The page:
W3C home > Mailing lists > Public > whatwg@whatwg.org > June 2006

[whatwg] Spellchecking proposal #2

From: Lachlan Hunt <lachlan.hunt@lachy.id.au>
Date: Sun, 25 Jun 2006 00:02:45 +1000
Message-ID: <449D4605.2010707@lachy.id.au>
L. David Baron wrote:
> The problem is that heuristics are only heuristics when they operate 
> on input written without knowledge of the heuristics.  When the input 
> was written with knowledge of the heuristics, they become de facto 
> standards.
> 
> Authors will learn what triggers spellchecking (or not) in Mozilla, 
> and write whatever markup, however inappropriate, gives the choice of 
> spellchecking that they want.  Then other browsers will be forced to 
> copy whatever Mozilla did.

Theoretically, if the heuristics are written well enough, such that 
authors providing accurate information end up with the best usability by 
default, that shouldn't happen.  If the heuristics are so bad that 
authors are left with little choice but to lie to improve the usability, 
then, yes, we'd end up with exactly that problem.

However, in reality, I'd have to admit that such good heuristics are 
going to take a long time to research and develop well; and, especially 
in the early stages, probably won't be accurate enough for authors to 
rely on all the time.

> So if we're going to end up with a standard anyway, why not admit it 
> and figure out what it should be rather than ending up there 
> accidentally?

Yes, I'd rather come up with a less-harmful solution now, regardless of 
semantic purity, than to repeat the mistakes of the past again and 
ending up with a more harmful defacto standard.

The main problem with providing an explicit spell checking switch to the 
author is the potential for abuse.  History has shown that authors will 
attempt to disable anything they don't like for any reason whatsoever, 
regardless of the usability benefits such features provide for users. 
We've seen that already with all of the following:

* IE's smart tags: <meta name="MSSmartTagsPreventParsing" content="True">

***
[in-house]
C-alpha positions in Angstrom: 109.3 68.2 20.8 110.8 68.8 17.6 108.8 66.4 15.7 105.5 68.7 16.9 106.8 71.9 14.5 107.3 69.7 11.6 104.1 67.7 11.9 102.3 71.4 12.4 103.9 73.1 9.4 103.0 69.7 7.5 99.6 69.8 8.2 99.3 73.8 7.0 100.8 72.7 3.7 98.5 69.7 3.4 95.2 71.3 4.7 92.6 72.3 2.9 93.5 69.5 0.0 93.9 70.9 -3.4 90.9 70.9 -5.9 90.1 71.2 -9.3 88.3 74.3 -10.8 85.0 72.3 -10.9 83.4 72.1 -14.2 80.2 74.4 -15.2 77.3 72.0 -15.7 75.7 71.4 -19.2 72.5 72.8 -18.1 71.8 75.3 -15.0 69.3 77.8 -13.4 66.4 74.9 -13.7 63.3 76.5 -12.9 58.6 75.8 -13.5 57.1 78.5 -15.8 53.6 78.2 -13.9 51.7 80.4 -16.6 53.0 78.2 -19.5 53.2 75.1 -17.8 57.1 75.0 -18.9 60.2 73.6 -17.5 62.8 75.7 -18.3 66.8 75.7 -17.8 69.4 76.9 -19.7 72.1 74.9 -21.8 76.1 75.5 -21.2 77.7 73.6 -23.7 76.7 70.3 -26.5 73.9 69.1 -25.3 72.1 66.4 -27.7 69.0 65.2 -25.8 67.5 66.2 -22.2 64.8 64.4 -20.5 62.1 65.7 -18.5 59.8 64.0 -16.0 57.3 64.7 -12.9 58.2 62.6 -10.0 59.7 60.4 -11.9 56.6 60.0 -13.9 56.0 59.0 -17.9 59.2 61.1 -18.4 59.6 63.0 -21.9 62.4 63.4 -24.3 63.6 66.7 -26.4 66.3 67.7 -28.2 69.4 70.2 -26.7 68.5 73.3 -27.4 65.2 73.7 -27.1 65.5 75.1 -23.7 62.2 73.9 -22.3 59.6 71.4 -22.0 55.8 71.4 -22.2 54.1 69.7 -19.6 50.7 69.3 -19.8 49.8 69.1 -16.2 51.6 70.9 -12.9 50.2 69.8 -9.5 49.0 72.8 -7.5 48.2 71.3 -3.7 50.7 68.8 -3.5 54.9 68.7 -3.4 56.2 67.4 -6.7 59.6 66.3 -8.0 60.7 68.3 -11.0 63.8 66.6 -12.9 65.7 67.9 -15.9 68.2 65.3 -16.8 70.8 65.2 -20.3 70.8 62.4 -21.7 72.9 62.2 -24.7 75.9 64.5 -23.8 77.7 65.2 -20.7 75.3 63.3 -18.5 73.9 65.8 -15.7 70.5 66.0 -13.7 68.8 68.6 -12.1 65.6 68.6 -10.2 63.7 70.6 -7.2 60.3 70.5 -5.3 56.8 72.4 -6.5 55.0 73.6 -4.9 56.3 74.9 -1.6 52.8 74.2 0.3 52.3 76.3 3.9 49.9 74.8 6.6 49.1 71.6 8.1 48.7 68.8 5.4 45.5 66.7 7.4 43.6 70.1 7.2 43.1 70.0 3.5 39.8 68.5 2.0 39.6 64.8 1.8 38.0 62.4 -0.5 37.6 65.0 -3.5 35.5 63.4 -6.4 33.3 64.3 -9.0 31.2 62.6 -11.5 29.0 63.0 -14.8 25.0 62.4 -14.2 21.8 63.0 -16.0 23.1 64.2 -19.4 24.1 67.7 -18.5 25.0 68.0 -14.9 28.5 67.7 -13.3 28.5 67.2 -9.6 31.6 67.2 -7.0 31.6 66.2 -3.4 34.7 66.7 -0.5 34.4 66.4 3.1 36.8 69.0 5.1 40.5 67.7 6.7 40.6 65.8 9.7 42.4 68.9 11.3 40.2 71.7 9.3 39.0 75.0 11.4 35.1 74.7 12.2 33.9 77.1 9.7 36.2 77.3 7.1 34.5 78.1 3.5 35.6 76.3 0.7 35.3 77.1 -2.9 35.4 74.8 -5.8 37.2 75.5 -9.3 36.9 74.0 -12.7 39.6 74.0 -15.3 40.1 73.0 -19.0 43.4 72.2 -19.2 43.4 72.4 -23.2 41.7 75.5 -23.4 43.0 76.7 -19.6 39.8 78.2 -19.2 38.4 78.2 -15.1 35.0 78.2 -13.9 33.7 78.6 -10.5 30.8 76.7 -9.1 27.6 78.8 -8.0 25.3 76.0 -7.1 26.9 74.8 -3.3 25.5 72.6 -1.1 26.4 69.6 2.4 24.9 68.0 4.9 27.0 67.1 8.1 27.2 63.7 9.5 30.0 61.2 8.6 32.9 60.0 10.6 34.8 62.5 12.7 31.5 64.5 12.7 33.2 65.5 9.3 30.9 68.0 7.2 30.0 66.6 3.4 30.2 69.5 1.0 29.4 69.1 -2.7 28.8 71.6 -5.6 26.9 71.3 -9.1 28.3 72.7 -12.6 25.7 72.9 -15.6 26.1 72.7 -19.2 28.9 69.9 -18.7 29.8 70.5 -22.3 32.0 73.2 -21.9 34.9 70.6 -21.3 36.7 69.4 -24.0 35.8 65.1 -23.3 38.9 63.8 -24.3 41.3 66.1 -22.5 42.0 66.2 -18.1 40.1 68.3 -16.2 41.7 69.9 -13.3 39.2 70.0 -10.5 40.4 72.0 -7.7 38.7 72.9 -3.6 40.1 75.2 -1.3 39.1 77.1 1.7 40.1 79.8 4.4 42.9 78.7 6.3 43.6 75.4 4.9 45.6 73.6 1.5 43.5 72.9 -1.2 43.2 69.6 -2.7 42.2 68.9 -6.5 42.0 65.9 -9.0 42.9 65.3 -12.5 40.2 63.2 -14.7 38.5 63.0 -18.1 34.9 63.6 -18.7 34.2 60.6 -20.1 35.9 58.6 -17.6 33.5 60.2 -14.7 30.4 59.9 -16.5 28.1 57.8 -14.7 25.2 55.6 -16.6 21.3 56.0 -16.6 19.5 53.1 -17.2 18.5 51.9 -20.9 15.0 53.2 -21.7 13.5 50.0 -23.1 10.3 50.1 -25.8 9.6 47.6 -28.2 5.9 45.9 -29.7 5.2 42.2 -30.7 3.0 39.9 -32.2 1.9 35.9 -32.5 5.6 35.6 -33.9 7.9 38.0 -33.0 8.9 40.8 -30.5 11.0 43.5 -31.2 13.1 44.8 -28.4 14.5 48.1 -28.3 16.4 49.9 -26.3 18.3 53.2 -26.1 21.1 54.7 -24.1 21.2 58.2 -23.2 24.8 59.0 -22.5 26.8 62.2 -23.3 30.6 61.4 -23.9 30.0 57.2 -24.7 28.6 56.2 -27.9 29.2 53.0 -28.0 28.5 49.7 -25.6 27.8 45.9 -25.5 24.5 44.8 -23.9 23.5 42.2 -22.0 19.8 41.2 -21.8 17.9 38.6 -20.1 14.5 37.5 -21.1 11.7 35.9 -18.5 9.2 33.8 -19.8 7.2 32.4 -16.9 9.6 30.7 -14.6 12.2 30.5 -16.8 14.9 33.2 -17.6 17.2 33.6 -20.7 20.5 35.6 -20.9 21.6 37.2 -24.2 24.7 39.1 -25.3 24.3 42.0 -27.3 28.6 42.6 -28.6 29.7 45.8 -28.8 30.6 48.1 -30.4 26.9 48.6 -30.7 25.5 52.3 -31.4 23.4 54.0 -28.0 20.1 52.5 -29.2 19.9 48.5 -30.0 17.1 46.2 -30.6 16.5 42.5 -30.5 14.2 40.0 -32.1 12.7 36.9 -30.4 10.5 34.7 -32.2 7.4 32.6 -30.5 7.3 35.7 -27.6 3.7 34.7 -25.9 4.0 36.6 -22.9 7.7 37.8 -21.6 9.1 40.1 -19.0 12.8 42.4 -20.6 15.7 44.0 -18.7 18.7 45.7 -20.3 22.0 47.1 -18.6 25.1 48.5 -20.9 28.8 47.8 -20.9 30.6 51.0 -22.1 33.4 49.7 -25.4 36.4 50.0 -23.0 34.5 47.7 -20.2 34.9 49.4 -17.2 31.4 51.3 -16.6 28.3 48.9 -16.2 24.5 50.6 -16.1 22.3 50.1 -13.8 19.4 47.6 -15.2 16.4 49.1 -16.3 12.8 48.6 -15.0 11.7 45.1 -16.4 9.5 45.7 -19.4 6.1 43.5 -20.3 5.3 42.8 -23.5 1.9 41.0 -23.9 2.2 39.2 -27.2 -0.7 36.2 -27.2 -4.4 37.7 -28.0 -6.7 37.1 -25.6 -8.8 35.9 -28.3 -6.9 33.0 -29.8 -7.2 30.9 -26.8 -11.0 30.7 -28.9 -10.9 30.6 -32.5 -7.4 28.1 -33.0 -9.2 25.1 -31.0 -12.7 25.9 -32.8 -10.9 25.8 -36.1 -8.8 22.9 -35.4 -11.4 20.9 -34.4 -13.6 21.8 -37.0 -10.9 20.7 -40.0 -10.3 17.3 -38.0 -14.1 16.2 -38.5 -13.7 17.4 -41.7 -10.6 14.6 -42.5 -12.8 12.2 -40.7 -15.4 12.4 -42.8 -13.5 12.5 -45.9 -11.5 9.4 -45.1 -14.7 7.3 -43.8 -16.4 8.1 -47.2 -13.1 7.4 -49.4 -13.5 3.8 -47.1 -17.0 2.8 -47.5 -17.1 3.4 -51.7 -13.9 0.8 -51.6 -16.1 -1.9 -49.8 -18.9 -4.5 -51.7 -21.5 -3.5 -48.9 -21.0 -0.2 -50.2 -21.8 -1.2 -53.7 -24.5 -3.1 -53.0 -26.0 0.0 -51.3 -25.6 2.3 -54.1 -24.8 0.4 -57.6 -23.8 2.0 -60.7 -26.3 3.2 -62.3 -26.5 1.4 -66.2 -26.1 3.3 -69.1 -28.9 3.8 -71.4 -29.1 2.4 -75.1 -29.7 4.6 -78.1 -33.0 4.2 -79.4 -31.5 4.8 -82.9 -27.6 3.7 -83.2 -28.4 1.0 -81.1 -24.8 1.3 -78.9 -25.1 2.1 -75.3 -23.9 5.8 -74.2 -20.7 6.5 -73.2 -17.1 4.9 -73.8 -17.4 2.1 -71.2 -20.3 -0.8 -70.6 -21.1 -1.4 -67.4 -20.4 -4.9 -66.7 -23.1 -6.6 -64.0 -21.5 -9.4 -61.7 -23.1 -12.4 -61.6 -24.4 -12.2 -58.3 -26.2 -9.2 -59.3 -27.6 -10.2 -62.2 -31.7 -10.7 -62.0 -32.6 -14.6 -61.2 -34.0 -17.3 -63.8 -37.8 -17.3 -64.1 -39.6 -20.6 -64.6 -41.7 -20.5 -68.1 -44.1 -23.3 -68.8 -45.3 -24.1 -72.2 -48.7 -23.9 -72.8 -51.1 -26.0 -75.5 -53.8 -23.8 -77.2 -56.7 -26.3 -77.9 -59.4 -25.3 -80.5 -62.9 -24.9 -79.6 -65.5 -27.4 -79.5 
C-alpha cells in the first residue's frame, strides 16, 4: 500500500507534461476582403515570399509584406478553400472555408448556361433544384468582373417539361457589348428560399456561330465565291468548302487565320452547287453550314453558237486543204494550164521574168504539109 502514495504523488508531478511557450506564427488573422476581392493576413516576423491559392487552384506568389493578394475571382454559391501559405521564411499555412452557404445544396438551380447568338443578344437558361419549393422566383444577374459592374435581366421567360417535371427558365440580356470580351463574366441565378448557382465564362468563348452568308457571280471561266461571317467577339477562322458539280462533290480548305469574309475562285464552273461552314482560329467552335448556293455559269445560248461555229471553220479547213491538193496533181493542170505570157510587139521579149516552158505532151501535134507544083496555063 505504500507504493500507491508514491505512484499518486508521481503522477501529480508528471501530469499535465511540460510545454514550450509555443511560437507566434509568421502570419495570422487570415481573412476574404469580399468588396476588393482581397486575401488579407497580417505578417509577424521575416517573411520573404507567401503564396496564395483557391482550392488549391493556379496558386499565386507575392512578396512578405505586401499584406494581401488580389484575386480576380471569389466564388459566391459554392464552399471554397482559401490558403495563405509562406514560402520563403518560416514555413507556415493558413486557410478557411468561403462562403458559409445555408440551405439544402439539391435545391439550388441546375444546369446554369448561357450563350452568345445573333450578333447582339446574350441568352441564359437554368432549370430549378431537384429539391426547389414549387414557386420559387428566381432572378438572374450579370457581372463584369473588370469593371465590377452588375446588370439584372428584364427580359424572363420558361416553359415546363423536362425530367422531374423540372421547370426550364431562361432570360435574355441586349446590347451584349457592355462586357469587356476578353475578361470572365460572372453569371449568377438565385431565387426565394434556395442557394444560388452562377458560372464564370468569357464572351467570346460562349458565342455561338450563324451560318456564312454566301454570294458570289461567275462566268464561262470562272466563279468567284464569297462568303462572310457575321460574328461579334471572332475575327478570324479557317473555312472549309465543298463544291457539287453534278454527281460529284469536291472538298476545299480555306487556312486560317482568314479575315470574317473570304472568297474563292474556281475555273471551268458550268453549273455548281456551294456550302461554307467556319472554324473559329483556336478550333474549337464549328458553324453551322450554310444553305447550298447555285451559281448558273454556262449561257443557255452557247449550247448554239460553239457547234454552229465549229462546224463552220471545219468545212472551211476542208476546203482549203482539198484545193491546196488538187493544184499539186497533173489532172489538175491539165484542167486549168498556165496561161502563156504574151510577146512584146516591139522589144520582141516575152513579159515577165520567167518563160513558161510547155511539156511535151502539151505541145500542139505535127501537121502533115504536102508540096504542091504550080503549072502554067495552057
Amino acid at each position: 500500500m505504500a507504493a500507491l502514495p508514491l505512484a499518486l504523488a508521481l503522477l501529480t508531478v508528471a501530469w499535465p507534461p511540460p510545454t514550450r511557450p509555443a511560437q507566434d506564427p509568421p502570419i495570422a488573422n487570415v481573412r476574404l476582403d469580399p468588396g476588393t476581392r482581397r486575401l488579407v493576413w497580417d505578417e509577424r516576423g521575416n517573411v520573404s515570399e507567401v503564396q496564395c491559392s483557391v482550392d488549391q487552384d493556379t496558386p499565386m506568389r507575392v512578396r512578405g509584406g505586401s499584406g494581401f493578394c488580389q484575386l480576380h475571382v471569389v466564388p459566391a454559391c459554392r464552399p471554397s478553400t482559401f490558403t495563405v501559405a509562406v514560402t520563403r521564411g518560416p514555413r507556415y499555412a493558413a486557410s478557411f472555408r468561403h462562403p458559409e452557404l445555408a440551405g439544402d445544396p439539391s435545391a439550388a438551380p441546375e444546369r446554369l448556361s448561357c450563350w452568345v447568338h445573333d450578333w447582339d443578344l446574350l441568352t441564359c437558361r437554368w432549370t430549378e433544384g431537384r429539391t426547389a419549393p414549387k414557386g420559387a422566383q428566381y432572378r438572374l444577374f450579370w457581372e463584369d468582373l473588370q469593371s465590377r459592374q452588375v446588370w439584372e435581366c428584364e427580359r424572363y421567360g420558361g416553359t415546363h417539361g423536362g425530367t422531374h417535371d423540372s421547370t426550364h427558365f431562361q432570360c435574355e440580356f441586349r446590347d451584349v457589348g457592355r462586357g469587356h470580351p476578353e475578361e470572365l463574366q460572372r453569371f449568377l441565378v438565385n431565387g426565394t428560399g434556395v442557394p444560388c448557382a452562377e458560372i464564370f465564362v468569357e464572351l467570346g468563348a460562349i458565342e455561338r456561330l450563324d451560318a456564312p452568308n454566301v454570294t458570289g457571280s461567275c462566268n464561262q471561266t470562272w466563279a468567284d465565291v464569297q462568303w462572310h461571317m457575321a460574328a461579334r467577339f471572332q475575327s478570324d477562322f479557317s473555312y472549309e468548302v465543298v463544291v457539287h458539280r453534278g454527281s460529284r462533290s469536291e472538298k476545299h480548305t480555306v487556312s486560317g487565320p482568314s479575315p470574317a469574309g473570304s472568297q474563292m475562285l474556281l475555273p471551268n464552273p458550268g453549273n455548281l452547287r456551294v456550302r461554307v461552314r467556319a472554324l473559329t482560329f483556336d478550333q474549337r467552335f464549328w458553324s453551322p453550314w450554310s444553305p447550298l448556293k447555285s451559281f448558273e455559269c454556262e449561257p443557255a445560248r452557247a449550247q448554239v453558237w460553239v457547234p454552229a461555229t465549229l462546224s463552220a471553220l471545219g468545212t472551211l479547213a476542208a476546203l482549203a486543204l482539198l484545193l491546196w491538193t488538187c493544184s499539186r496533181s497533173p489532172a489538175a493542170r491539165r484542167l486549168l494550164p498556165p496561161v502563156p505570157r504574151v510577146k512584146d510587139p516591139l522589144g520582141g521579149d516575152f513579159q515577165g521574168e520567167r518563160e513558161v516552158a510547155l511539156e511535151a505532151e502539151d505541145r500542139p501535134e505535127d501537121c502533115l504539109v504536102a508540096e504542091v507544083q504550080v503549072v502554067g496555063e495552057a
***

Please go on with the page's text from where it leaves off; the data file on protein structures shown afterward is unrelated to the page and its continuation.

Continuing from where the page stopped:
* Google AutoLink (Some scripts were developed to workaround this)
* IE's image toolbar: <meta http-equiv="imagetoolbar" content="no"> and 
<img gallery="no">)
* AutoComplete (autocomplete="off")
* Context menus (JavaScripts intercepting right click)
* Showing link URLs in status bar (using window.status)
* Removing browser chrome (in popups)
* View Source (includes attempts to obfuscate source code with JS, 
disabling context menus, etc.)
* Disabling printing (Some JS, works in IE only)
* Disabling Save As..., (Some JS, works in IE only)
* Disabling caching
* And anything else they can get their grubby little hands on!

I could easily imagine authors wanting to disable spell checking simply 
because the squiggly red underlines clash with their site's colour scheme.

However, the proposed spellcheck attribute has one major advantage over 
all of those: it's being designed to allow the user to easily override 
it if they want to.  I'd expect the result of that to be that authors 
won't bother doing so, unless spell checking really isn't suitable for 
the expected input, and it's an edge case where browser heuristics 
typically guess wrongly.

I'd like to see some research done to find out exactly what kinds of 
input authors use <input type="text">, <texarea> and contenteditable 
for, beyond those already mentioned earlier in the thread.  I'd also 
like to see research into the <label>s, name="", id="" and other 
identifying information, commonly given to such fields, which can be 
used for developing heuristics.

Although accept="" is unlikely to be commonly used for textual input 
these days, it would be useful to see research into the kind of 
text-based content commonly entered (for which MIME types exist) that 
browsers could use to improve their spell checking logic (e.g. ignoring 
elements and attributes in textareas accepting text/html or XML).

-- 
Lachlan Hunt
http://lachy.id.au/
Received on Saturday, 24 June 2006 07:02:45 UTC

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